This test is performed only after crossing week 14 of the pregnancy. A preliminary result may be available within 48 hours and the final result will be known in two to three weeks. Amniocentesis carries a slight risk of miscarriage. Every 1 in 100 - 200 amniocentesis procedures will lead to a miscarriage, usually within three weeks of the procedure. Before going for the procedure a women should be given enough space to ask about any query she is having regarding the procedure and the risks involved, also she should be told in detail regarding the procedure so that she can compare between the risks involved in the procedure and the benefit of the early detection of some chromosomal abnormality. Very few things in life are guaranteed 100 per cent reliable. Amniocentesis comes very close, with a certainty of 99.9 per cent in identifying chromosome abnormalities. There is no treatment for chromosome abnormalities. If a diagnosis is made before birth, and depending on the nature of the abnormality that has been detected, the woman will generally be offered a termination of pregnancy. The decision whether or not to continue with the pregnancy always rests with the parents and some parents may decide to continue. Therefore it is to be considered before the procedure that the impact test can make on the decision of the parents.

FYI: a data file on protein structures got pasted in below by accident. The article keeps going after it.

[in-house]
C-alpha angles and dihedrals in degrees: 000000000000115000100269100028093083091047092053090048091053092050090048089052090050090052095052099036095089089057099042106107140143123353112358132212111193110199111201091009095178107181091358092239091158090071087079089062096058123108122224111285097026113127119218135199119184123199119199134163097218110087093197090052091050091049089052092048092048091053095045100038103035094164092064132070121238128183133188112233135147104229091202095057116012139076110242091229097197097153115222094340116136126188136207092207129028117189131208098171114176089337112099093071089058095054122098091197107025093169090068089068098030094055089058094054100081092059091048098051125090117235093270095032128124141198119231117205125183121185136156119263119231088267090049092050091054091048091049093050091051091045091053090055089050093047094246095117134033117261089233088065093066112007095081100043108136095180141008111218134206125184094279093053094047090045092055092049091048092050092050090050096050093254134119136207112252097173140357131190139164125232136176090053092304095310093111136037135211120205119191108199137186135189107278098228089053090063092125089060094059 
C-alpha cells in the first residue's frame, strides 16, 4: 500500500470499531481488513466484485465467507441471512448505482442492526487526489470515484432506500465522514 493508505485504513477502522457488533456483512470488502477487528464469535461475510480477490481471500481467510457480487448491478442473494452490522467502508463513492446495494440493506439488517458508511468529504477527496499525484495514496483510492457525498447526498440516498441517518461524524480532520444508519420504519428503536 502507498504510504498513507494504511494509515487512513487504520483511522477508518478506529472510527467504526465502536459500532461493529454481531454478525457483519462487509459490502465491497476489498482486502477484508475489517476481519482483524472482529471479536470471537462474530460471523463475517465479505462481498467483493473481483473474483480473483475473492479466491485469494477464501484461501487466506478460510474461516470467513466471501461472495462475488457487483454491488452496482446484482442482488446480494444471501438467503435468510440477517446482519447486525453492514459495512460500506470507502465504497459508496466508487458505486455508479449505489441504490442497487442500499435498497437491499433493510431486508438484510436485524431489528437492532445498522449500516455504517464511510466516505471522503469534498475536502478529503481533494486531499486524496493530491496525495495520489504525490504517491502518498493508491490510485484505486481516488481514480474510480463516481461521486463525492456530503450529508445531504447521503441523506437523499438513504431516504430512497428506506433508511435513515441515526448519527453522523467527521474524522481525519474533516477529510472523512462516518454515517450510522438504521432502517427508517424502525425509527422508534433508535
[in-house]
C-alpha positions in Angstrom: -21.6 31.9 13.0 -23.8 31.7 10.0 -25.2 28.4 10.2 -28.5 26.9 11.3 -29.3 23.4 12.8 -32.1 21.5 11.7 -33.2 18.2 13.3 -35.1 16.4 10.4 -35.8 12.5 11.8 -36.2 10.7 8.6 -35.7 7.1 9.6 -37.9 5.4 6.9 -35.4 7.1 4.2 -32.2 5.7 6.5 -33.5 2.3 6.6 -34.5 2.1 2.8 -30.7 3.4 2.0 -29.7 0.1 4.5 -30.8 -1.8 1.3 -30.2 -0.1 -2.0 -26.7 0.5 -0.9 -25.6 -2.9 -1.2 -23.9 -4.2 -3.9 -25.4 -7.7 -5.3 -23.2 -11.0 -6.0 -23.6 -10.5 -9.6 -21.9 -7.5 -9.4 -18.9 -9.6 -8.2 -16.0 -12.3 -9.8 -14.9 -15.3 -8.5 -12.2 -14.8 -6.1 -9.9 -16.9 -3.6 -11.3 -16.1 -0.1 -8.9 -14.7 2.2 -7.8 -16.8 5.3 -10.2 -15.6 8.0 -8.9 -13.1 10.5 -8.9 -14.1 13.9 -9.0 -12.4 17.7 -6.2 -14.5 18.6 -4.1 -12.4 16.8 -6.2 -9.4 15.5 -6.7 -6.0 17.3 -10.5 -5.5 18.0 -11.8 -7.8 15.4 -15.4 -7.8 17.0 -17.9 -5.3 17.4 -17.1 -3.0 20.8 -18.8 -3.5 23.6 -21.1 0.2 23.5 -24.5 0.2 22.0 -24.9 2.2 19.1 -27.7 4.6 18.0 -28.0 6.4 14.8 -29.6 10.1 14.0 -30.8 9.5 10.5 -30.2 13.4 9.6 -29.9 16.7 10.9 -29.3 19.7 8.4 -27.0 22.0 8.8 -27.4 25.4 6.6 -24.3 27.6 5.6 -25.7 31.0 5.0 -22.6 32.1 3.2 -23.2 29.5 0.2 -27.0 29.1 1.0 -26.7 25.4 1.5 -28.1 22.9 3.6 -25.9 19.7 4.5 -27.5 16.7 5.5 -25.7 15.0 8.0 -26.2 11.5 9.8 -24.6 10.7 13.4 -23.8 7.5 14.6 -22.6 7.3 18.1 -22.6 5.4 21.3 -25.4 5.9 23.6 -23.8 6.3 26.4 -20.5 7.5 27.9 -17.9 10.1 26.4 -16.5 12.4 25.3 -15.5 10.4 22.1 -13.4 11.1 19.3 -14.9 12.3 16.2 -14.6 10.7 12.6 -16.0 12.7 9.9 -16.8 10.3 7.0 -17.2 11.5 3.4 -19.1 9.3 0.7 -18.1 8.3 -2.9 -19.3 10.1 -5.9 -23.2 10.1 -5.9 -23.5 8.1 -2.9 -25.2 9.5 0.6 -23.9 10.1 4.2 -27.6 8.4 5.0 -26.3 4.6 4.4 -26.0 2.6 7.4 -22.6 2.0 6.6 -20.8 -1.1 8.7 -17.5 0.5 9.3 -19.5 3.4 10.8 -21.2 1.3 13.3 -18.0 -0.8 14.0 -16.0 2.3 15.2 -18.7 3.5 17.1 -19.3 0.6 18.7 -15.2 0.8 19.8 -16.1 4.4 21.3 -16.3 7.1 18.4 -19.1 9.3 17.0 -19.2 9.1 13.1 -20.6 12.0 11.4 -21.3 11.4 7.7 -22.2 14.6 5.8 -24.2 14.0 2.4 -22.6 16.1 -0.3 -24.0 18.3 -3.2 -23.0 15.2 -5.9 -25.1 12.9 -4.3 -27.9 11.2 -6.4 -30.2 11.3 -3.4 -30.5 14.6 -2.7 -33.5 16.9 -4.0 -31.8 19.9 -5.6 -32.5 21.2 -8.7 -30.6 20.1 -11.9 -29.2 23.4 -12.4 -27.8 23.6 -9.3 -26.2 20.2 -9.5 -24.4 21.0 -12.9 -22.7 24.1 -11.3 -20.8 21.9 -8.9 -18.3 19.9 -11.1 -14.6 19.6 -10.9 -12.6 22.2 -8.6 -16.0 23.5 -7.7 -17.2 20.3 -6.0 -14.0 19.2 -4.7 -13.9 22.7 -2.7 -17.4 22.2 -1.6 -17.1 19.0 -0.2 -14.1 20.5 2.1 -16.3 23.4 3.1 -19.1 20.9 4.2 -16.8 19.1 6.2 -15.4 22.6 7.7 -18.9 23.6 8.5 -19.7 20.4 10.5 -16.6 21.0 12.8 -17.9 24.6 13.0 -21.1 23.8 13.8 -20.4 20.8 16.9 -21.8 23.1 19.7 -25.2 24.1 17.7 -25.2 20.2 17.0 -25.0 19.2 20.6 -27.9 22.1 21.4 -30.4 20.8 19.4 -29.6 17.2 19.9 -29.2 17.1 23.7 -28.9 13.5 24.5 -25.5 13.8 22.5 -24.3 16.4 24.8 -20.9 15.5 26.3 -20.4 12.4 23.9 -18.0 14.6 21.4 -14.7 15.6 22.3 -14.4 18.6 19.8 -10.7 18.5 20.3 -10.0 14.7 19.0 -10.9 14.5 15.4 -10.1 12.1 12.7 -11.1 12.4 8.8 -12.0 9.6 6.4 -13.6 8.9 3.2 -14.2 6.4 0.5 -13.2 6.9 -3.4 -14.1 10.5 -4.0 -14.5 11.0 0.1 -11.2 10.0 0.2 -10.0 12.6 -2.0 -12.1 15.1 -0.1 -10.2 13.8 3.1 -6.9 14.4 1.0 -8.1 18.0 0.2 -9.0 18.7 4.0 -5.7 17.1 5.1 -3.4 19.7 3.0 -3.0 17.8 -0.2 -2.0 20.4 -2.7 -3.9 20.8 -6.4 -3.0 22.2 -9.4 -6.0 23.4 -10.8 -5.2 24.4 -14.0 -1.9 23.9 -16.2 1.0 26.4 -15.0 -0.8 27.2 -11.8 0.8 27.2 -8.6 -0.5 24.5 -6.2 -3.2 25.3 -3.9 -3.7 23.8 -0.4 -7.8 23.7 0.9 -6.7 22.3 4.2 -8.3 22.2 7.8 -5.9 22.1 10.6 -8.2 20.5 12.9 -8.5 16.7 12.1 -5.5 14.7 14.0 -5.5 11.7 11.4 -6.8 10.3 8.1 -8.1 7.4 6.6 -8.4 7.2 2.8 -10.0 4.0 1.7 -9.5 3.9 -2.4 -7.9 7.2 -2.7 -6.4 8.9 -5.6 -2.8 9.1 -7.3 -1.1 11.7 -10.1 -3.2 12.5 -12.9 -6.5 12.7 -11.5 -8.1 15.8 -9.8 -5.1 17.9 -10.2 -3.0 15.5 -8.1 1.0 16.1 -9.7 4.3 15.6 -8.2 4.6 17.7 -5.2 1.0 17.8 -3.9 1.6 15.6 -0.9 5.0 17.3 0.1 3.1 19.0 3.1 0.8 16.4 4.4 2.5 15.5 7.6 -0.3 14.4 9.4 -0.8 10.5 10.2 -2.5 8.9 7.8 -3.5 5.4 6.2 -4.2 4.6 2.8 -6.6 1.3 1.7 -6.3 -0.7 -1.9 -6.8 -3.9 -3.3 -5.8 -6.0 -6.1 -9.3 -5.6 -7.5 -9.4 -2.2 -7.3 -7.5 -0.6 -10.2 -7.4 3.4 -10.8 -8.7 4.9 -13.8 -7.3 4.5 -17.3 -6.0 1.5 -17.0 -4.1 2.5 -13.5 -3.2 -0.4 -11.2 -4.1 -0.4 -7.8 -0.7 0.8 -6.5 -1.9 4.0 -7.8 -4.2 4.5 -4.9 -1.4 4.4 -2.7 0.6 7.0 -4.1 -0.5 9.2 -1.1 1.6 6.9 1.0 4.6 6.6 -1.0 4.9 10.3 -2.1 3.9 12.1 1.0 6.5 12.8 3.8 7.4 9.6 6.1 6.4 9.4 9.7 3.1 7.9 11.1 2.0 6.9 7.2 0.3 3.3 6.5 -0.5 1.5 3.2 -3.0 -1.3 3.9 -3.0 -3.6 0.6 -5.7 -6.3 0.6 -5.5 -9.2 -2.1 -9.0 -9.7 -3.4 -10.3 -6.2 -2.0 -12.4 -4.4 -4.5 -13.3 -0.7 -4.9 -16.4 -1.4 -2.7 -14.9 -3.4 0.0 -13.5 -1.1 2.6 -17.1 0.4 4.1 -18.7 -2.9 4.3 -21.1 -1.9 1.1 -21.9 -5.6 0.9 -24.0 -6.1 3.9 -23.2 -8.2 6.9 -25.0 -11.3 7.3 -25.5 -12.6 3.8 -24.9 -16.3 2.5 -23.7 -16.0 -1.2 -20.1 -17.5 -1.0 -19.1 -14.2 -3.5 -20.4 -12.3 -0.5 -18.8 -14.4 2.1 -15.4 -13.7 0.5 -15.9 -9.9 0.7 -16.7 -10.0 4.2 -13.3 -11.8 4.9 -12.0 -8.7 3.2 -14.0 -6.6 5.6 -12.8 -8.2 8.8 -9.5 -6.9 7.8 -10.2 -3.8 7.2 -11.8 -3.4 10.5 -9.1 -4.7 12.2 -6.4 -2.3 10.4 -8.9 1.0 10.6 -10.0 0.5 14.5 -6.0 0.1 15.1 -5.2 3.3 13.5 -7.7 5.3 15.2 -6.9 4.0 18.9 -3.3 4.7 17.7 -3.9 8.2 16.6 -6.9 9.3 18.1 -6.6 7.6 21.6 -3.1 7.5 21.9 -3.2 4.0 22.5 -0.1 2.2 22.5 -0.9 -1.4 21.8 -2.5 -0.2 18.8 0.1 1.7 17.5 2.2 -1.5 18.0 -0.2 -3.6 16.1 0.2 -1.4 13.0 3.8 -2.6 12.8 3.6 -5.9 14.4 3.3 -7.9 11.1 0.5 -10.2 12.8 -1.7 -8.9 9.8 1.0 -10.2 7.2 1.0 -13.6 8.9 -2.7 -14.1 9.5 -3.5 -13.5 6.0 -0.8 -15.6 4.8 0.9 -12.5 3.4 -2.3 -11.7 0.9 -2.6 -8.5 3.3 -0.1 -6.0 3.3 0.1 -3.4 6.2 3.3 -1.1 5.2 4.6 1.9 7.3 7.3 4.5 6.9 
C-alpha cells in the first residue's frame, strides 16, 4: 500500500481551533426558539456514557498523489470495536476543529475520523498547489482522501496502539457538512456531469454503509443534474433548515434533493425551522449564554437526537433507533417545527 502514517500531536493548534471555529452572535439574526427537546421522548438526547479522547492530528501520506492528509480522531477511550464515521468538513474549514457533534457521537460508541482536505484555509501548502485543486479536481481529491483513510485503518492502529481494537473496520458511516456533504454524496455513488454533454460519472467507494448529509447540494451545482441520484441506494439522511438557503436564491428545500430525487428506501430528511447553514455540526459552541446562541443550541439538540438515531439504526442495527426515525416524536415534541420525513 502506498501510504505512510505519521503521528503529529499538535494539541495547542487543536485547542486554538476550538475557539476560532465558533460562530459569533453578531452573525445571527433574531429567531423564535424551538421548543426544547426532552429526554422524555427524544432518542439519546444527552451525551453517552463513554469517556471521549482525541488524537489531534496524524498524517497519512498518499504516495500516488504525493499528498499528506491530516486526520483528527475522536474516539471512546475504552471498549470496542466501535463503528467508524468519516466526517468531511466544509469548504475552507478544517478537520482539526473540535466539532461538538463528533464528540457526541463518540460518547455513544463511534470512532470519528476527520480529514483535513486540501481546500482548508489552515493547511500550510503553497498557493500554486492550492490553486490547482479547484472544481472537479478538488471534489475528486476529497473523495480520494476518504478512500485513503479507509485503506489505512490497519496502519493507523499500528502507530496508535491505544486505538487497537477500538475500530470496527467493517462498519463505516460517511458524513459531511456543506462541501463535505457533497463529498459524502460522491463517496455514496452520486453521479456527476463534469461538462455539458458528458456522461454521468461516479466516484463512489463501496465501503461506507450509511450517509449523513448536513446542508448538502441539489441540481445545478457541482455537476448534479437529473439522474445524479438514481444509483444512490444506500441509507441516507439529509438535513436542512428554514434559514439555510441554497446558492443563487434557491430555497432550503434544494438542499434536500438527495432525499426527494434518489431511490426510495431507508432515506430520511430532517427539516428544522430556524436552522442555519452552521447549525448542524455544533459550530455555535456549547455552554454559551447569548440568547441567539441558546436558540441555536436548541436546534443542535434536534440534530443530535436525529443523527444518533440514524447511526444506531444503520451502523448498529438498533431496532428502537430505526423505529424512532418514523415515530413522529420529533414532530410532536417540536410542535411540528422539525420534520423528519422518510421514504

Following women are considered for the test -
Under the guidance of Ultrasound, a fine needle is inserted through the mother's abdomen into the fluid surrounding the fetus. About 20ml of the amniotic fluid is aspirated and sent to a laboratory for analysis. The procedure generally takes 5 to 10 minutes and the mother will feel only slight discomfort. The fetus will remain unaffected due to the procedure.
After the procedure, the mother should rest for the day. She may feel slight cramping. Bleeding and leaking of fluid from the vagina is not normal and she should contact the hospital if this happens.